If there is anything I strive for here, it’s honesty. Without sensationalising anything, without trying to turn it into a competition. Without being pitying, patronising or trying to speak for others. I don’t always achieve it, I’m sure, but that’s my aim.
I have found motherhood hard, in ways I least expected. I’ve found some days, weeks a real struggle. I am quite certain it’s the hardest thing I’ve ever done. It might not be *the* hardest job in the world, but the world is subjective, not objective.
I have always found a frustrating thing about being a woman is the defining one’s decisions not by what they mean to that woman but how they are better than the next woman’s. It started probably at school. Everything is a competition; it’s value not in itself but in what it is not. Everything is defined in extremes.
It started with horrendous periods for me, I think. Each other girl either had no pains, therefore firmly believing that no one could use period pains as a reason for not doing something, or, your period pains are nothing compared to mine. Mine are dehabilitating. You might have been vomiting at the doctors out of pain Rachel but I pass out every month. You must be mistaken, thinking you have it bad. Mine is bad. Mine is the only definition. Ergo yours must not exist.
Fast forward through pregnancy. Continue through birth. Here we are at motherhood.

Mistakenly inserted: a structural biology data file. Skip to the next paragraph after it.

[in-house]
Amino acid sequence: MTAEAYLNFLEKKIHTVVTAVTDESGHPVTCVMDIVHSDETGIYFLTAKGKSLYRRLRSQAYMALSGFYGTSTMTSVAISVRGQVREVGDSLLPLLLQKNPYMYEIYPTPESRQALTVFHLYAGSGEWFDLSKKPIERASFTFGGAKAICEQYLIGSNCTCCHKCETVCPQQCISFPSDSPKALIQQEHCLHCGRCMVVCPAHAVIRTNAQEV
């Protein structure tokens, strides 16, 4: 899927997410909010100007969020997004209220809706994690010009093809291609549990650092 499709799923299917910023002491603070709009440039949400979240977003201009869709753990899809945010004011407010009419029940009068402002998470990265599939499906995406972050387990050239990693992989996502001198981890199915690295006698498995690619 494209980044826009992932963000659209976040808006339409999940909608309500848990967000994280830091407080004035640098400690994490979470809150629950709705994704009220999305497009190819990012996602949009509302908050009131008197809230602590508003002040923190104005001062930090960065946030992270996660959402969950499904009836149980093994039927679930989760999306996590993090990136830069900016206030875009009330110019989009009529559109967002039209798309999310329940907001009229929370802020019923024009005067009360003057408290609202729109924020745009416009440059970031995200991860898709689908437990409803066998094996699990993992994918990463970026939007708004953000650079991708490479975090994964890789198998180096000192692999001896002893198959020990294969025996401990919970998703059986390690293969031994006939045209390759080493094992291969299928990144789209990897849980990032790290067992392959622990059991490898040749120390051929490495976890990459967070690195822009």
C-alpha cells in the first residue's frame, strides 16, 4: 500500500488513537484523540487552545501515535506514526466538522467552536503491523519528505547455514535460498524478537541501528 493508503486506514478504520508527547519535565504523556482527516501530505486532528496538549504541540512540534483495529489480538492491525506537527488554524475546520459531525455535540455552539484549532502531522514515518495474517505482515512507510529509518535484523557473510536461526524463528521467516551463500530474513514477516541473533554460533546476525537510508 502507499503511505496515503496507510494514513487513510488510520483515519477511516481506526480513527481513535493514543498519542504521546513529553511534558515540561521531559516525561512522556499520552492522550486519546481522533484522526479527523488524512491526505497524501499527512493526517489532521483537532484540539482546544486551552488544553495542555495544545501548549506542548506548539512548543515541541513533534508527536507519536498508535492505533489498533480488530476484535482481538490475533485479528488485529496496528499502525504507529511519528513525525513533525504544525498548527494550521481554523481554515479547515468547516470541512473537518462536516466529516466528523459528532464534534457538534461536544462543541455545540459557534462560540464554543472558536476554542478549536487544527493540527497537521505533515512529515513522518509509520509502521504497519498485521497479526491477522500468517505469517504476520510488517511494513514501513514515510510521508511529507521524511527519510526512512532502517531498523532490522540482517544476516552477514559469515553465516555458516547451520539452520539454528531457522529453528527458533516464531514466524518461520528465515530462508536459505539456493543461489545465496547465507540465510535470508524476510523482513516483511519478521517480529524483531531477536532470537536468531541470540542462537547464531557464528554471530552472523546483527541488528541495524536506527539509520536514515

I find motherhood hard. Ah, but Rachel, you are not a brain surgeon. Maybe if you were, you’d think motherhood was easy. Or, like the lady at the park told me, we are only sent the children we have the ability to deal with. Your Pip seems fairly good tempered. Mine is far worse.
Worse still is the judgment from others without children. Everyone pregnant thinks everyone saying motherhood is hard must somehow be deluded. That they will be different. Those without children think that of course it can’t be that hard. Hell, I was one of them. I know differently now. Everything is easier with a clear mind and a reasonable amount of sleep. And the definition of hard is subjective. (and don’t underestimate the toll that never switching off duty or peeing with the door open takes on your ability to think straight).
The thing with motherhood, I found, was the dichotomy between reality and expectation. Overnight, I was expected to be brilliant at a job i had never done before, on no more than 3 hour sleep at a time, often less, immediately following an overnight marathon. The boss will shout in a tongue I cant comprehend, seemingly randomly, handing out indiscriminate praise. Seven months later I am expected to have worked it all out, despite bouts of feeling like utter worthlessness as a mother. These days will be tempered by days when I feel on top of things and those days will drag me through the sh.it ones. The boss meanwhile still gives incomprehensible instructions & gives me hell when I don’t work it out fast enough. I wasn’t expecting this. I thought I’d cope better. My hormones had other ideas. My expectations didn’t take into account the reality of the way tiredness, concentration on seemingly mind numbing tasks and constant alertness affects the mind.
In a way, it’s like seeing something in a picture or on tv before you go there. You can picture it, you can recognise it both beforehand and in retrospect from the images you saw. And yet, in the experience, it’s totally different.